"I guess the lesson of the week is, Don't run away from an English cop in the London Underground, or anywhere else, particularly if you're brown or black. This means, don't run for a train or a bus, particularly with a bag in your hand. If you want to run, or even surrender to the cops, take all your clothes off and put all your hands up, as Eldridge Cleaver recommended in Soul on Ice. One in every ten of these London cops is heavily armed and will kill you without compunction." -- Andrew Cockburn
"The rush by leading London and national politicians, and by most sections of the media, to support the police action was breath taking. In a democratic society, the first response when a member of the public is killed by the police should be to suspend the officers involved and to announce an independent inquiry. There are circumstances, obviously, when an inquiry might conclude that the only thing that the police could have done, to protect the public or themselves, was to kill. But the gravity of that conclusion is such that it should only be reached after independent scrutiny of all the circumstances, not as a knee-jerk reaction on the day. Instead, politician after politician queued up to explain that shoot-to-kill is now necessary." -- Liz Davies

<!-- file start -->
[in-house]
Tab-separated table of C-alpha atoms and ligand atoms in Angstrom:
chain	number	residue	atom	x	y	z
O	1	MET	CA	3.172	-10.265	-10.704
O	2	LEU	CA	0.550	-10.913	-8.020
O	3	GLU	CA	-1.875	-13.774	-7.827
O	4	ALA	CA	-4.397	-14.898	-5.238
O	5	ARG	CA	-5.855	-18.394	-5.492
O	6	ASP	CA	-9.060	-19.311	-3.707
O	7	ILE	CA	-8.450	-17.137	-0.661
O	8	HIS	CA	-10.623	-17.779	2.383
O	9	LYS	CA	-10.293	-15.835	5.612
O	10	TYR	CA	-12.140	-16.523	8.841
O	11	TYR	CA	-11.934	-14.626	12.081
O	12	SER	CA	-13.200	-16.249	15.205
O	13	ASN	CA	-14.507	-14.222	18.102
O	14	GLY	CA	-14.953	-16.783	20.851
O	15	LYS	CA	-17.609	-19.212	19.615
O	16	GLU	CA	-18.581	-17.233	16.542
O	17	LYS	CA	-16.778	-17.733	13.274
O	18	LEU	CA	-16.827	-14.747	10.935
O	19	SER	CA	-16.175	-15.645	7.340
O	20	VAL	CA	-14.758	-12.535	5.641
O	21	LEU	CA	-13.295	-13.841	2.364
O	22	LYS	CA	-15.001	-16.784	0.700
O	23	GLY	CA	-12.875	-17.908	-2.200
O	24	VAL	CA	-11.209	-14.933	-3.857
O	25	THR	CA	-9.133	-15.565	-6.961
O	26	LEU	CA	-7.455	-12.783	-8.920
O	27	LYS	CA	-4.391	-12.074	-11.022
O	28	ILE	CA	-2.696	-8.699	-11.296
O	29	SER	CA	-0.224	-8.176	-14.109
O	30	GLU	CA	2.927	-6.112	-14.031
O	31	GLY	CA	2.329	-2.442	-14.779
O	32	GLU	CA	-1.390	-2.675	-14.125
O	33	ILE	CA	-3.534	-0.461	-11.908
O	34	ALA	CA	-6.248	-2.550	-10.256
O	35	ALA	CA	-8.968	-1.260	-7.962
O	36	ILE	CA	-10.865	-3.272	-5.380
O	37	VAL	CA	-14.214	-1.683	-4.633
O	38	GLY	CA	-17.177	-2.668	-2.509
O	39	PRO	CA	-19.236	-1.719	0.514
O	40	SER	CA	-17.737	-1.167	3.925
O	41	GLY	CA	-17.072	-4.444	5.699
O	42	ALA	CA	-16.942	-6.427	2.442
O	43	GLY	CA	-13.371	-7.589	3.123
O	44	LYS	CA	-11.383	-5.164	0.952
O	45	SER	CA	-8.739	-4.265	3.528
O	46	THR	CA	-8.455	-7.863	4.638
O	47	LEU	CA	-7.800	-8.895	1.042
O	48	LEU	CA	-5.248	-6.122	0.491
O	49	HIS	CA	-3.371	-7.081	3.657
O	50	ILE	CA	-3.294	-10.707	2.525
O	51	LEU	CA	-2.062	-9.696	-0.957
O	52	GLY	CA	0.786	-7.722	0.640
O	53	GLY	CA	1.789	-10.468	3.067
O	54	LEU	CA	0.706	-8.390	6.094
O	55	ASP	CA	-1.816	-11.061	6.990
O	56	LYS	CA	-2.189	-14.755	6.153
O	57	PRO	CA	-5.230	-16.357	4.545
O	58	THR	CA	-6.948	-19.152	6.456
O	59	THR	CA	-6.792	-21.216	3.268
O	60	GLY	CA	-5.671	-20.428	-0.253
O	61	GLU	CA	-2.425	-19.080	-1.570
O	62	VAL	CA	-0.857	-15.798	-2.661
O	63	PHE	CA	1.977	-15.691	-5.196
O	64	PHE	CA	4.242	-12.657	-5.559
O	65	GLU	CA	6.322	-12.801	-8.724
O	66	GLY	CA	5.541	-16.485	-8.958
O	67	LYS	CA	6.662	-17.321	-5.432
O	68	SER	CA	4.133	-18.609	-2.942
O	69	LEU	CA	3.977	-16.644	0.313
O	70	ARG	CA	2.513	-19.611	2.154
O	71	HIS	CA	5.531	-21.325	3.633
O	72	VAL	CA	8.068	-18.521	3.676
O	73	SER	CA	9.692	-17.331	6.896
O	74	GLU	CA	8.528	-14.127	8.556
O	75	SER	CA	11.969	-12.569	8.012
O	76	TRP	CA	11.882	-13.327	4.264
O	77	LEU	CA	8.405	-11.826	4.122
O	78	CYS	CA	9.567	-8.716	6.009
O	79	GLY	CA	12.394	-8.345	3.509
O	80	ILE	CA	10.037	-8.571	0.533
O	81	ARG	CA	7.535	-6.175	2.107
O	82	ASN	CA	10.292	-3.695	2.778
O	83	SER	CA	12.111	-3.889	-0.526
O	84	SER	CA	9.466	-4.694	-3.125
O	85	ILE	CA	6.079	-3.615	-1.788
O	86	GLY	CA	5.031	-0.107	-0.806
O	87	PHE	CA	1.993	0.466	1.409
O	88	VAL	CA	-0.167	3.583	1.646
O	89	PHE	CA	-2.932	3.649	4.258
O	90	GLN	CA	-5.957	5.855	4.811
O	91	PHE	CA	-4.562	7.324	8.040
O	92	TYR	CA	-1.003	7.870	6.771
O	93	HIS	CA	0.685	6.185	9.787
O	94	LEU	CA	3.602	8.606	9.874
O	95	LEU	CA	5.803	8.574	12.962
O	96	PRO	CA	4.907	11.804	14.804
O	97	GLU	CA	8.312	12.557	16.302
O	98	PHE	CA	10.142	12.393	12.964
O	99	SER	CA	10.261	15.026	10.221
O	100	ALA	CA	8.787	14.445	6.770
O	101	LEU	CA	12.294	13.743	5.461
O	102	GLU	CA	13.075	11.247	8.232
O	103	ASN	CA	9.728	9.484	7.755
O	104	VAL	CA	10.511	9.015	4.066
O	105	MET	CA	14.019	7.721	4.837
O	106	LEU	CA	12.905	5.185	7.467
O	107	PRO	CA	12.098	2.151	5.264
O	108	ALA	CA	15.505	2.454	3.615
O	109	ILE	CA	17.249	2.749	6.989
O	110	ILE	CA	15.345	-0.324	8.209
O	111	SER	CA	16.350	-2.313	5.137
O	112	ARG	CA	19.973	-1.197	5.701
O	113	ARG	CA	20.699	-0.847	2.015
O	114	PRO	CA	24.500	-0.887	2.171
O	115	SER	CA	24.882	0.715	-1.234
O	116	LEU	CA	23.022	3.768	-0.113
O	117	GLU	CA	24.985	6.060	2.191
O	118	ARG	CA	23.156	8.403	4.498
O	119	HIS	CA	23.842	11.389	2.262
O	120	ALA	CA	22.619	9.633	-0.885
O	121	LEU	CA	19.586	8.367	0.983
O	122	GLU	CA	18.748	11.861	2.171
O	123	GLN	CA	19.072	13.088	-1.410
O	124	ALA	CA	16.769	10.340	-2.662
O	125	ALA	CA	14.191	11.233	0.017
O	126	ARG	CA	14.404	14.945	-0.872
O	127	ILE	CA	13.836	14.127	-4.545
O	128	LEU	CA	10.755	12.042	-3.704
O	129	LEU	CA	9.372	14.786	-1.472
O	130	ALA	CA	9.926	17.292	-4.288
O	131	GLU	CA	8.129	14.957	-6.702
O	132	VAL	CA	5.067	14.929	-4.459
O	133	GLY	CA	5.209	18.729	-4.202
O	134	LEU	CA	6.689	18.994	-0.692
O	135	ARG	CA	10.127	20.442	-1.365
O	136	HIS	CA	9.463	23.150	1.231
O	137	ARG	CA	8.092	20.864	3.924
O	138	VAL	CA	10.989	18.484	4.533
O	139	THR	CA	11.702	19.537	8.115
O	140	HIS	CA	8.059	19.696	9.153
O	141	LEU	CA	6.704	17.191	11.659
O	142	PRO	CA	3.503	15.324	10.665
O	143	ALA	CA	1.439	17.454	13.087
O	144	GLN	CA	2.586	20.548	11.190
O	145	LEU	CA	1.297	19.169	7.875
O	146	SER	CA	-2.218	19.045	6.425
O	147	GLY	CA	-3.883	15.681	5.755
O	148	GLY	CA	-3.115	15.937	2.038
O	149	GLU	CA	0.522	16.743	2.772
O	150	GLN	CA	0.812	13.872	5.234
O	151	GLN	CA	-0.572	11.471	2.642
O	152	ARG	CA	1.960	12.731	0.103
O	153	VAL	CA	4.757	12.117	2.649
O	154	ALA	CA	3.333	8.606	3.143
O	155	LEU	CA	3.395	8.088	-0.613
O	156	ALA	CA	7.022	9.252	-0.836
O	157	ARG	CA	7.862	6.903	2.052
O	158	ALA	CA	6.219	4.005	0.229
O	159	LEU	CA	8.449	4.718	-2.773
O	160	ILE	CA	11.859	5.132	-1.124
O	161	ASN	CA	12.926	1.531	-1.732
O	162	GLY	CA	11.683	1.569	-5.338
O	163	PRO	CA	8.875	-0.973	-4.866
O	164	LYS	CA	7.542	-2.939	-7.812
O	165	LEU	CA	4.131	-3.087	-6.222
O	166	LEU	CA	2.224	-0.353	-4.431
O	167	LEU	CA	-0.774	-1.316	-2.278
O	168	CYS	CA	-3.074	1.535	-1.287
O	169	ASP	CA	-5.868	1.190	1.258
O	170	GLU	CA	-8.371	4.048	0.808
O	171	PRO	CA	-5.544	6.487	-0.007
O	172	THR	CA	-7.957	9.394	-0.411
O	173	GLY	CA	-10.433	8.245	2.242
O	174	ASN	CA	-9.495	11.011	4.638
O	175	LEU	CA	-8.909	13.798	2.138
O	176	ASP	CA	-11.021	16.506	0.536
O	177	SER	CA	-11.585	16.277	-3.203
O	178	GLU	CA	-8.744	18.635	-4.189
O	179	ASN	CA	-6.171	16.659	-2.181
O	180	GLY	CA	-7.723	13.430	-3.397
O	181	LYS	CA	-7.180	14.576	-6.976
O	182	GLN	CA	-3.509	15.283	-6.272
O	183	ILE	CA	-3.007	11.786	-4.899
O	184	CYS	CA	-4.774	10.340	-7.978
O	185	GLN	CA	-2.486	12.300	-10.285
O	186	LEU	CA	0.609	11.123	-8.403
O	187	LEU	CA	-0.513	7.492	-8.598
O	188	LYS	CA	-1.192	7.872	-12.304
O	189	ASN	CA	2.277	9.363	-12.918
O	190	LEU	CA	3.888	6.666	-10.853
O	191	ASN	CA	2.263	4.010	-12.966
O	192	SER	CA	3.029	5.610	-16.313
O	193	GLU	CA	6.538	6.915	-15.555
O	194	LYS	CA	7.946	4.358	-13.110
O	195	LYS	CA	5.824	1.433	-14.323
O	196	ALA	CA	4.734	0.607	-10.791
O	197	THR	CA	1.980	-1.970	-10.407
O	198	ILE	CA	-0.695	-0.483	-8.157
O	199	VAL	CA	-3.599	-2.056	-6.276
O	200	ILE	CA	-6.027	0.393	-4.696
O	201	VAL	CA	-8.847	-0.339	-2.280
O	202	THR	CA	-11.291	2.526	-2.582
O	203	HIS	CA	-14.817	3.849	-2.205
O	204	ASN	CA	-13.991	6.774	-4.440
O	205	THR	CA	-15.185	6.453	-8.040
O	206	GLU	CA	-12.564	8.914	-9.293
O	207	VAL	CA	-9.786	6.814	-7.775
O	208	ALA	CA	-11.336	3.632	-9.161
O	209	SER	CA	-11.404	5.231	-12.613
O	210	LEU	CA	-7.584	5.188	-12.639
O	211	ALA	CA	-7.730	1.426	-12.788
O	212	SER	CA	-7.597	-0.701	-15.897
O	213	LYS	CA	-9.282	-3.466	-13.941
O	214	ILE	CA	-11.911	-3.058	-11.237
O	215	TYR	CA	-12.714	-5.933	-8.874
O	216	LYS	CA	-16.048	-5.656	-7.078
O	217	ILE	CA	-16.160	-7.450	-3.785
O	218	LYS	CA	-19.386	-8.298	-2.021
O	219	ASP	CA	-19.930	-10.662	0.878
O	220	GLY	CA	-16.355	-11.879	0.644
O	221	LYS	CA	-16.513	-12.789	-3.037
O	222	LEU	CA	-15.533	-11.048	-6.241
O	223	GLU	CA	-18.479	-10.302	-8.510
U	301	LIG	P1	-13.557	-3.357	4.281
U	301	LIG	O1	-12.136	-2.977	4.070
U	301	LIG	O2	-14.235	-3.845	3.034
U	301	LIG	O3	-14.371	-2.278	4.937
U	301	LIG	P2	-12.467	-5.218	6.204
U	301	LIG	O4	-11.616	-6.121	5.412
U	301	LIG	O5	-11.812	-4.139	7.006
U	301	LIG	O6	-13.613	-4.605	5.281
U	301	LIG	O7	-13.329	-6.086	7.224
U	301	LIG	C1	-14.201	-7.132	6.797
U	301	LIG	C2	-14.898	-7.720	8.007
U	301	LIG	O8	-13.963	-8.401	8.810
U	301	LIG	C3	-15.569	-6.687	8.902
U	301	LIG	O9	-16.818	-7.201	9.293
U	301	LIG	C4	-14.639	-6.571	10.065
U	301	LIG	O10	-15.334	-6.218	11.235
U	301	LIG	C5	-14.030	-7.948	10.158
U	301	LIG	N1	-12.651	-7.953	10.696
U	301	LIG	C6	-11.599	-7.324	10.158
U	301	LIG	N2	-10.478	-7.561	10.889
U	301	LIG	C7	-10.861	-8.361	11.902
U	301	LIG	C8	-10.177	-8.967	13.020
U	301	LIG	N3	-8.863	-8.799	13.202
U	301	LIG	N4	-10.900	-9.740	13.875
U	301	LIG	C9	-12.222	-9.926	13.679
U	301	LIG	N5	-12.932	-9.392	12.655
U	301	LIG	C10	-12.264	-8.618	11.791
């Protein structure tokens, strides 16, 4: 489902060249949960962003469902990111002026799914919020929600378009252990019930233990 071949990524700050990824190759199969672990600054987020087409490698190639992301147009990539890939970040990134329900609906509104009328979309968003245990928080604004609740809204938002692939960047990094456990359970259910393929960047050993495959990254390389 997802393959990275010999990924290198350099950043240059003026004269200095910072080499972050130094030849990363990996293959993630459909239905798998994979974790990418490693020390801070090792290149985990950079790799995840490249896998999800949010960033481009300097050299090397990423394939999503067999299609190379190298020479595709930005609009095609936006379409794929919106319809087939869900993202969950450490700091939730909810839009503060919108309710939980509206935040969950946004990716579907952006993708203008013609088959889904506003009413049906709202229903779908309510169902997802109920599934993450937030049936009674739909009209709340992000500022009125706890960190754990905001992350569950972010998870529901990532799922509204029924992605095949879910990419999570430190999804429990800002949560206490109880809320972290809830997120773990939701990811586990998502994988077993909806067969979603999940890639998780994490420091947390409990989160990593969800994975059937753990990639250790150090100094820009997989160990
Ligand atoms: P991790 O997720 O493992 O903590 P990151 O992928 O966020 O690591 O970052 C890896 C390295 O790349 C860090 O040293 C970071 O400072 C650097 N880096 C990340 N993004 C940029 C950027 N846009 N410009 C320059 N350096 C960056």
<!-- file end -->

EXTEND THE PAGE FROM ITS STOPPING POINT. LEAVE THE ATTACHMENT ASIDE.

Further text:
"In a clear indication of how terrorism not only destroys bodies but contaminates perceptions, fellow travellers say they saw an 'Asian man' with 'a bomb belt and wires coming out'. What they actually saw was a young Brazilian in a Puffa jacket. The police saw a threat. To them De Menezes looked like another 'clean skin' (a perpetrator with no history of previous terrorist involvement or affiliation) on the run and possibly about to act. Having cornered him and pinned him to the ground they pumped five bullets into his head at close range.
"In a world where every brown skin is little more than a 'clean-skin' waiting to happen, stop and search will inevitably become stop and shoot. The dominant mood that we are better safe than sorry is understandable. But after Friday's incident we are left with one man dead, nobody safe and everybody sorry. If there's one thing we've learned over the past two years, it's that a pre-emptive strike with no evidence causes more problems than it solves." -- Gary Younge